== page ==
Consider the buyer's comps

Buyers sometimes attach comps to a low offer to try to convince the seller to accept a lower purchase offer. Take a look at those comps. Are the homes similar to yours? If so, your asking price might be unrealistic. If not, you might want to include in your counteroffer information about those homes and your own comps that justify your asking price.

If the buyers don't include comps to justify their low purchase offer, have your real estate agent ask the buyers' agent for those comps.

Get the agents together

If the purchase offer is too low to counter, but you don't have a better option, ask your real estate agent to call the buyer's agent and try to narrow the price gap so that a counteroffer would make sense. Also, ask your real estate agent whether the buyer (or buyer's agent) has a reputation for lowball purchase offers. If that's the case, you might feel freer to reject the offer.

Don't signal desperation

Buyers are sensitive to signs that a seller may be receptive to a low purchase offer. If your home is vacant or your home's listing describes you as a "motivated" seller, you're signaling you're open to a low offer.

If you can remedy the situation, maybe by renting furniture or asking your agent not to mention in your home listing that you're motivated, the next purchase offer you get might be more to your liking.

More from HouseLogic
6 Tips for Choosing the Best Purchase Offer for Your Home (http://buyandsell.houselogic.com/articles/6-tips-choosing-best-offer-your- home/)
6 Reasons to Reduce Your Home Price (http://buyandsell.houselogic.com/articles/6-Reasons-To-Reduce-Your- Home-Price/)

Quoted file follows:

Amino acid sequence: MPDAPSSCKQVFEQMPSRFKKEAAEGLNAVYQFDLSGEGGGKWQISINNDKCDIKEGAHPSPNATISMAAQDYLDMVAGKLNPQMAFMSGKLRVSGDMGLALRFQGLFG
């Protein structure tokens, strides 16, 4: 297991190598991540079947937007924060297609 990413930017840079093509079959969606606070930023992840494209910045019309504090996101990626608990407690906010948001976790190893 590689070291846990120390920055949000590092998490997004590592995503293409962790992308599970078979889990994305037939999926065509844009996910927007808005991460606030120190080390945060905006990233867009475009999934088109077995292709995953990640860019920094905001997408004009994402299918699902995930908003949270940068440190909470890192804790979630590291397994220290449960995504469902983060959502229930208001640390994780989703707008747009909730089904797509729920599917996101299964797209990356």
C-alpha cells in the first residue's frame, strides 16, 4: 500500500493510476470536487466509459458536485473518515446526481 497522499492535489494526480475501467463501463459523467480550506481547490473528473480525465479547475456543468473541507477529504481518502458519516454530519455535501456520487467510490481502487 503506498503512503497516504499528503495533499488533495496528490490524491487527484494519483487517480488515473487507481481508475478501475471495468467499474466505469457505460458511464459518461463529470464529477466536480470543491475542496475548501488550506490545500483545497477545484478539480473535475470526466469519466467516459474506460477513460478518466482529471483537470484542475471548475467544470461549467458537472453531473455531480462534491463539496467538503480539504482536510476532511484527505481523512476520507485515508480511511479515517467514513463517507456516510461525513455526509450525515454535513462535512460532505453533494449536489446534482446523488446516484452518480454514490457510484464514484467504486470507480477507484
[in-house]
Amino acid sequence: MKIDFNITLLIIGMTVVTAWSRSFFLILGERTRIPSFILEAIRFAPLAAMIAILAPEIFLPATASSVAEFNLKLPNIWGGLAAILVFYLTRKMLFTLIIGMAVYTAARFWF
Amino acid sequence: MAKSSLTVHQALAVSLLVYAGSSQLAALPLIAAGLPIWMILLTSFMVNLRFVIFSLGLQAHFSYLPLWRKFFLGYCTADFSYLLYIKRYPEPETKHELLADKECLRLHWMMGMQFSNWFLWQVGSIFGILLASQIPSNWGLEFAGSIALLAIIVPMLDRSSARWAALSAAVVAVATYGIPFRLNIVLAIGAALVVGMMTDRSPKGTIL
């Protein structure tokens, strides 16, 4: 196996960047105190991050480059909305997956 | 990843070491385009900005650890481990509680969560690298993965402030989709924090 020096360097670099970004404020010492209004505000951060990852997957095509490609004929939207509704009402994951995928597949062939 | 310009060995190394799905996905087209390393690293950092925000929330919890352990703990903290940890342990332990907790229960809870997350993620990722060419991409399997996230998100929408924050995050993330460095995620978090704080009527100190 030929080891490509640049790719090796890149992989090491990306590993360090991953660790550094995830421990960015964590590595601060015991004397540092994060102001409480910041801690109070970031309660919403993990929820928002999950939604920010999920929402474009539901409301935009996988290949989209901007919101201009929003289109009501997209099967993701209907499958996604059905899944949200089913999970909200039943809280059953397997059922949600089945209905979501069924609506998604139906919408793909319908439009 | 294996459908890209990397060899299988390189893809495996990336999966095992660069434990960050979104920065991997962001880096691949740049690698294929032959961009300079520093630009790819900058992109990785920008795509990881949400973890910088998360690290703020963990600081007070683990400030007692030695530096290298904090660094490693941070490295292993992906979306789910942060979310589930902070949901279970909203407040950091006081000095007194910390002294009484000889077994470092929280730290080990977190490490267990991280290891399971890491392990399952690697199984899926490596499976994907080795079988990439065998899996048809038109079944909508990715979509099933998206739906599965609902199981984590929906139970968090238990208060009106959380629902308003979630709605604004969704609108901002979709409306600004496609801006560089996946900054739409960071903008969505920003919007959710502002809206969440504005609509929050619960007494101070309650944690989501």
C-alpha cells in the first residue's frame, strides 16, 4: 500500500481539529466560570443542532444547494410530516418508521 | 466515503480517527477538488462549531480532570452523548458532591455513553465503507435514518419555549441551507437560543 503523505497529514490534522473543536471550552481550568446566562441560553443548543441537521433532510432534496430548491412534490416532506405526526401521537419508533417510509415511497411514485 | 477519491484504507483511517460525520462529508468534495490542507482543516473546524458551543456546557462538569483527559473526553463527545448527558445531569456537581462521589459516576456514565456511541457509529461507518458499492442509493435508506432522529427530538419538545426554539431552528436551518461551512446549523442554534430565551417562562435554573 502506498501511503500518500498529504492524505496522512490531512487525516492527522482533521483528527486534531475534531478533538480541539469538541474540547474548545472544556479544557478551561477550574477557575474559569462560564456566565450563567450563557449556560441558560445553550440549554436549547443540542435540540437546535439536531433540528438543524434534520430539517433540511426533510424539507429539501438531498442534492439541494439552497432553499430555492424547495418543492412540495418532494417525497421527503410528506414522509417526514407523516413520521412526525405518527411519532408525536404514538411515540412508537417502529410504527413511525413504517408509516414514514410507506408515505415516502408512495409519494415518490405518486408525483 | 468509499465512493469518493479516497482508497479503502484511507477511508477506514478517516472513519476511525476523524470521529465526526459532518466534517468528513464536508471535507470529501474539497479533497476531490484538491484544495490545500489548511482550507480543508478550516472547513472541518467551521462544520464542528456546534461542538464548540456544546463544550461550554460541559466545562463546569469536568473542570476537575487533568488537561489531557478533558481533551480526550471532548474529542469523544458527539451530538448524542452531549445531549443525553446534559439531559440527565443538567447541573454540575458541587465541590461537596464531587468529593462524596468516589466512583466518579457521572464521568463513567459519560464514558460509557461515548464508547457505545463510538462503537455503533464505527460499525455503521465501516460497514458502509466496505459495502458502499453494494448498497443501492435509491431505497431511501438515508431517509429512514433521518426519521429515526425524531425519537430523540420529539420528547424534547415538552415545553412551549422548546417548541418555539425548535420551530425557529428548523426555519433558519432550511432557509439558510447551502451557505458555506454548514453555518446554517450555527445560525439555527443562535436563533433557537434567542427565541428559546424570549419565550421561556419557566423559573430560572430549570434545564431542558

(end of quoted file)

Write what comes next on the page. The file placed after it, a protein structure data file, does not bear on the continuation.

Marcie Geffner is a freelance reporter who has been writing about real estate, homeownership and mortgages for 20 years. She owns a ranch-style house built in 1941 and updated in the 1990s, in Los Angeles.
Visit houselogic.com for more articles like this. Reprinted from HouseLogic with permission of the NATIONAL ASSOCIATION OF REALTORS® Copyright 2010. All rights reserved.
Should You Move or Remodel?
Article From BuyAndSell.HouseLogic.com
By: Dona DeZube


When your house no longer suits you, you can move or remodel. Find out which big change is the right investment of your housing dollars.

Deciding whether you should move or remodel? The most important things you need to consider are the four things you can't change: your home's value compared to the rest of the neighborhood, how much you love your neighborhood, the size of your lot, and the cost to move your stuff to a new house.

Just about everything else-remodeling costs, the hassle of living in a construction zone, or the ability to live happily without one more bathroom-- is a personal preference. After all, your home isn't just your largest investment; it's also the place where your family lives.
1. Will remodeling make your home better than everyone else's?
To make the right move-or-remodel decision, you have to know:
•Your home's value. Easy. Just ask a REALTOR® to estimate it and tell you how it compares with the value of the other homes in your immediate neighborhood. Ask her what she thinks your house will be worth after the improvements, too.
•Your neighbors' home value. Hit some open houses. Seeing the inside of area homes will inspire you; help you make good choices about finishes, room sizes, and how much to spend; and, admit it, entertain you.